Progressive lawmakers are reacting to the Reddit-led surge in GameStop stock sales — and Wall Street's response — to push for more oversight on financial institutions.
"Gotta admit it’s really something to see Wall Streeters with a long history of treating our economy as a casino complain about a message board of posters also treating the market as a casino," Rep. Alexandria Ocasio-Cortez, D-N.Y., tweeted Wednesday. "Anyways, Tax the Rich," she added.
Users of the Reddit message board r/WallStreetBets rallied this week to boost the struggling video game retailer and other companies' stocks after several hedge funds took short positions on the stocks. The effort, which sparked backlash from Wall Street firms who lost huge sums as a result, hit a roadblock on Thursday morning after the personal trading app Robinhood stopped allowing users to buy those stocks.
Calling Robinhood's decision "unacceptable," Ocasio-Cortez said she would "support a hearing if necessary" to investigate the issue.
"This is a serious matter," she said. "Committee investigators should examine any retail services freezing stock purchases in the course of potential investigations — especially those allowing sales, but freezing purchases."
Some conservatives expressed similar concerns. Sen. Mike Lee, R-Utah, tweeted that "we should investigate" Robinhood's actions while Sen. Ted Cruz, R-Texas, shared Ocasio-Cortez's tweet and said, "I fully agree."
Ocasio-Cortez said she'd be happy to work with Republicans on the issue — but not Cruz. She cited his push to reject Electoral College votes on Jan. 6, before and after the storming of the U.S. Capitol by a mob of Trump supporters. Some of the rioters had threatened to kill Ocasio-Cortez.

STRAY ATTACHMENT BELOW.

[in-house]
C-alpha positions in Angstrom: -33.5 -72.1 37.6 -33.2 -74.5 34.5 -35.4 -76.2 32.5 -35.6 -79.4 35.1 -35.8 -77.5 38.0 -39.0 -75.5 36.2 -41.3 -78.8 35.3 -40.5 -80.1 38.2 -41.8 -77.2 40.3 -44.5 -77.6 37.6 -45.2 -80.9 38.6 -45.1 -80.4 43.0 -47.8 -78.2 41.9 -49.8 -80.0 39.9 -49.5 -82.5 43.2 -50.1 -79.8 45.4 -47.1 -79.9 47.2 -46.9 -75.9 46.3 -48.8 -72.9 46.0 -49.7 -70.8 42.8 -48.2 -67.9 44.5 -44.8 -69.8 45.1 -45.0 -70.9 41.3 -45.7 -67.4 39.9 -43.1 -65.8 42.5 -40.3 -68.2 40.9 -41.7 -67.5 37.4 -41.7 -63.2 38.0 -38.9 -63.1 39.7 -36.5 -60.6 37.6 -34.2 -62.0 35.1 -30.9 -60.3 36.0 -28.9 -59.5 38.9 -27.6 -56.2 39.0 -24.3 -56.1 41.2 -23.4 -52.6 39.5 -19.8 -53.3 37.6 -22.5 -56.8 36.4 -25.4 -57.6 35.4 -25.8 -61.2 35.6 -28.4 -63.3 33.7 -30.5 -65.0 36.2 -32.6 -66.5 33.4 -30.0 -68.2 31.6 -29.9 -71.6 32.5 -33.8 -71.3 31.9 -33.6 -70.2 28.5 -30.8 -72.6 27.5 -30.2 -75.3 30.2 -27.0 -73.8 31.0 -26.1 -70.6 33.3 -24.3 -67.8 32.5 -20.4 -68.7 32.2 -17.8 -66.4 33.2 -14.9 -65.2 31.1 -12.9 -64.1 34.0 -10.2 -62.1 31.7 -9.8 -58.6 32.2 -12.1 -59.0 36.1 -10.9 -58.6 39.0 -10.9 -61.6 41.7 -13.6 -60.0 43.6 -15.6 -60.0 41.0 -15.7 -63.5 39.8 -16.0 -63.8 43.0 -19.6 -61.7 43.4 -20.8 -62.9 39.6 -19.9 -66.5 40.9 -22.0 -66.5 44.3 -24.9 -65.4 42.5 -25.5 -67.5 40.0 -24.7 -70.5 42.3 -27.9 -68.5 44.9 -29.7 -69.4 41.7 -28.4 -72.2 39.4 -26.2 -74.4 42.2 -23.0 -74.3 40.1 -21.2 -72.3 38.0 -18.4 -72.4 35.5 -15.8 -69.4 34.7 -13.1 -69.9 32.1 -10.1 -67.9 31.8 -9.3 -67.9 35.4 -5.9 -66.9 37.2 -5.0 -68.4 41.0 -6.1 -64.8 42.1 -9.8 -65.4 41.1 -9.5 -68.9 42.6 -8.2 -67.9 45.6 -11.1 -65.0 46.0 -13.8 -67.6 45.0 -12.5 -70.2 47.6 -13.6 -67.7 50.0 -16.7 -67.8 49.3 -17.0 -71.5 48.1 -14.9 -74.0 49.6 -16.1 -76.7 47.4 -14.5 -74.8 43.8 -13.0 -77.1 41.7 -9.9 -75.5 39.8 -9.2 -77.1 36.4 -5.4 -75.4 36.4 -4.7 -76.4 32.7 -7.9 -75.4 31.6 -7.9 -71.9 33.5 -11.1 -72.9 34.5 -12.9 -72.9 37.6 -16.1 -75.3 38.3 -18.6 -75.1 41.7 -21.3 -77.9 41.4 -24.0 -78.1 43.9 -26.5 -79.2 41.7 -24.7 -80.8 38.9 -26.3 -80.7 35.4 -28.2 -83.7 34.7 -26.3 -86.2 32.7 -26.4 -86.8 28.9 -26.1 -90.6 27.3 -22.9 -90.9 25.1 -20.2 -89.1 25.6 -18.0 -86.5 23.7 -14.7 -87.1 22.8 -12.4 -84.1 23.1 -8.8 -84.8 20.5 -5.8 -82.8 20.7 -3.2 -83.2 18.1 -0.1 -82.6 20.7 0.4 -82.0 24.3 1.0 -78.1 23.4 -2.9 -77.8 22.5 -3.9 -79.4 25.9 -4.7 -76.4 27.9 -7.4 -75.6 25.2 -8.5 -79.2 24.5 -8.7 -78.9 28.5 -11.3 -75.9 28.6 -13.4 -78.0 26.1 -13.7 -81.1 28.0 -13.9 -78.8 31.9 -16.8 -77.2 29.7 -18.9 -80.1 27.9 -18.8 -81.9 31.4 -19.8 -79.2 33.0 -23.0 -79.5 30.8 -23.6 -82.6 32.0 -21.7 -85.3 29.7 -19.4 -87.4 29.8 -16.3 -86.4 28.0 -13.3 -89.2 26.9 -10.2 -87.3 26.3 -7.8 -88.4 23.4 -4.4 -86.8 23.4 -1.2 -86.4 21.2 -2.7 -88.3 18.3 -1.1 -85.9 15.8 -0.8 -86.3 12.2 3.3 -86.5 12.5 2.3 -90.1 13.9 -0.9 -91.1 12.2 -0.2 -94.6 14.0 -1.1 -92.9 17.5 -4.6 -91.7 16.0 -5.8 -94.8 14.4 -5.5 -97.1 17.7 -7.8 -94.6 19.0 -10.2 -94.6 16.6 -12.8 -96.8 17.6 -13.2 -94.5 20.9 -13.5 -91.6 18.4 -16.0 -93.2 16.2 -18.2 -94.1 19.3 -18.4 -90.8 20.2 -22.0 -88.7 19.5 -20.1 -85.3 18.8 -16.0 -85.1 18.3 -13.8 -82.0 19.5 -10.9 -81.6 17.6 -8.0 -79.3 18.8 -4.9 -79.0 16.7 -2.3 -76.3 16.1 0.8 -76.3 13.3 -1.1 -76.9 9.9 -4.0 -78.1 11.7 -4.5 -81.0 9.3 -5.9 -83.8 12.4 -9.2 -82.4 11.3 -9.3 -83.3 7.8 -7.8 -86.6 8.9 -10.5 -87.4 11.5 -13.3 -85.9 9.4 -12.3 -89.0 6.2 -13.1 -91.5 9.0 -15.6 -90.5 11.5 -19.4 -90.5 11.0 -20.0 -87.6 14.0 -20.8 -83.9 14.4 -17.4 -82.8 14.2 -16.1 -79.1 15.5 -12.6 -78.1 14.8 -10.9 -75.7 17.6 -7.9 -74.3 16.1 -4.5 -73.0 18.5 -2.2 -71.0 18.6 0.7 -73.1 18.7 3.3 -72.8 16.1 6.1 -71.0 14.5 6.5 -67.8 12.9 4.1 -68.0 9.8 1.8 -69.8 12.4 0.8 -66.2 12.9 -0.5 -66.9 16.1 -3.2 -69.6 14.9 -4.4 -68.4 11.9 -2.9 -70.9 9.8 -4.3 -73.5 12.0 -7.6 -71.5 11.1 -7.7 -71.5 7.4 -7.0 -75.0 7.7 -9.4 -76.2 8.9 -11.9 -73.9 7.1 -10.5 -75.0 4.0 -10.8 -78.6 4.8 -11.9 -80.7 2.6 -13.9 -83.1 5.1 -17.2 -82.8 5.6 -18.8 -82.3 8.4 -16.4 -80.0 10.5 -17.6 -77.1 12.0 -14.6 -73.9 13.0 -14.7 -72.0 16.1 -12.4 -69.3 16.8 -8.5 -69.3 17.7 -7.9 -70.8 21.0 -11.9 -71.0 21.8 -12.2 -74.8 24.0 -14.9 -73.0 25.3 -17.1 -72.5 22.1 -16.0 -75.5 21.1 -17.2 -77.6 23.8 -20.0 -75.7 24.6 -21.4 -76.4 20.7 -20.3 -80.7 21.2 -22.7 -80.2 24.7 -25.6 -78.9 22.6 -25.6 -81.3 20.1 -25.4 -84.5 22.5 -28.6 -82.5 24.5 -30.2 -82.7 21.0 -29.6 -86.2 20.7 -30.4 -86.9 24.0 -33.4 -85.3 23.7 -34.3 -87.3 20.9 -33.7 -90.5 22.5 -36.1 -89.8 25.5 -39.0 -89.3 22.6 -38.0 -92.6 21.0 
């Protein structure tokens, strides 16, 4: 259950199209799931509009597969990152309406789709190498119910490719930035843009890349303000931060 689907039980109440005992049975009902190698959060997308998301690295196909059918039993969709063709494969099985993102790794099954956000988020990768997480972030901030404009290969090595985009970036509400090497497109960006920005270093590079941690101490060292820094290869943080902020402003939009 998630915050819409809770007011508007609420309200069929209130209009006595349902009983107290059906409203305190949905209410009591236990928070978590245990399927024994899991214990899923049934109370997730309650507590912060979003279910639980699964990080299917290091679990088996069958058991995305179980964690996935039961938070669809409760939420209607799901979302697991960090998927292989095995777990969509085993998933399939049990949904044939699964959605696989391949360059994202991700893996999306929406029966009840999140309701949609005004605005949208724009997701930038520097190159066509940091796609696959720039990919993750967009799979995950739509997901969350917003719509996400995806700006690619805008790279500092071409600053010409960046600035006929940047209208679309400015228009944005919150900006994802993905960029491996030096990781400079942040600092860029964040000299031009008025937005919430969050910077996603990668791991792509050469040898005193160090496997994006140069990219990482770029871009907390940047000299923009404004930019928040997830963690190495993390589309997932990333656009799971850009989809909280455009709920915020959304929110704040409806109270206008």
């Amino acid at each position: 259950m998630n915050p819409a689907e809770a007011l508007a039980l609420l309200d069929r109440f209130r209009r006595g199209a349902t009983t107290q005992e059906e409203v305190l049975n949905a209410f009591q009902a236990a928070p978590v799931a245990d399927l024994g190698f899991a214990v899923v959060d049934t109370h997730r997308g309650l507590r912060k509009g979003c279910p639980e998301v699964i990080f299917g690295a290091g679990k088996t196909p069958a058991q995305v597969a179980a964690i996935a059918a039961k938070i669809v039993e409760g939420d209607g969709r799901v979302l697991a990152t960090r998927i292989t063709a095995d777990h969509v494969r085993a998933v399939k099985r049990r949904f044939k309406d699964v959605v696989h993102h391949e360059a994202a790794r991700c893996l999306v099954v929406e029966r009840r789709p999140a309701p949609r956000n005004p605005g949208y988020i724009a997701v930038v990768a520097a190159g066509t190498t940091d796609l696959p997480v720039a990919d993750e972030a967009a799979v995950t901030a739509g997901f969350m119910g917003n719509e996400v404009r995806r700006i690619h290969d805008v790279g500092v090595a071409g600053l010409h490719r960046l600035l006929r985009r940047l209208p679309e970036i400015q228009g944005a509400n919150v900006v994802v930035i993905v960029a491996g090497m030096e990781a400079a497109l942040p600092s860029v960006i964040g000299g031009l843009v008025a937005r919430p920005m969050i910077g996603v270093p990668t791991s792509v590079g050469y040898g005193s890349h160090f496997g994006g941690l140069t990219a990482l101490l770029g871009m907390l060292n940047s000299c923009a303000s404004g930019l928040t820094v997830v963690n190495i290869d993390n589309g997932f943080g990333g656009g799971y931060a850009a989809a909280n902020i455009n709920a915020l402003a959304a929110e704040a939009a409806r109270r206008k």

"Happy to work w/ almost any other GOP that aren’t trying to get me killed. In the meantime if you want to help, you can resign," she fired back.
Rep. Rashida Tlaib, D-Mich., a member of the progressive group known as "The Squad" that includes Ocasio-Cortez, also called for a congressional investigation into Robinhood's "market manipulation." GameStop's stock surged to $469 but fell sharply after Robinhood restricted transactions, enraging users.
"This is beyond absurd. @FSCDems need to have a hearing on Robinhood's market manipulation," Tlaib tweeted, referring to the House Financial Services Committee. The company is "blocking the ability to trade to protect Wall St. hedge funds, stealing millions of dollars from their users to protect people who've used the stock market as a casino for decades," she said.
Another "Squad" member, Rep. Ilhan Omar, D-Minn., called for a "financial transaction tax" to even the playing field. "A small tax - 0.1% - on each Wall Street trade would reduce high frequency trading, a practice which drains profits from retail investors and benefits only the very rich. We could use the close to $1 trillion it would generate to cancel all student debt and make college free," she wrote in a pair of tweets.
Rep. Ro Khanna, D.-Calif., celebrated the online revolt. "We're done letting hedge fund billionaires treat the stock market like their personal playground, then taking their ball home as soon as they lose," Khanna said in a statement.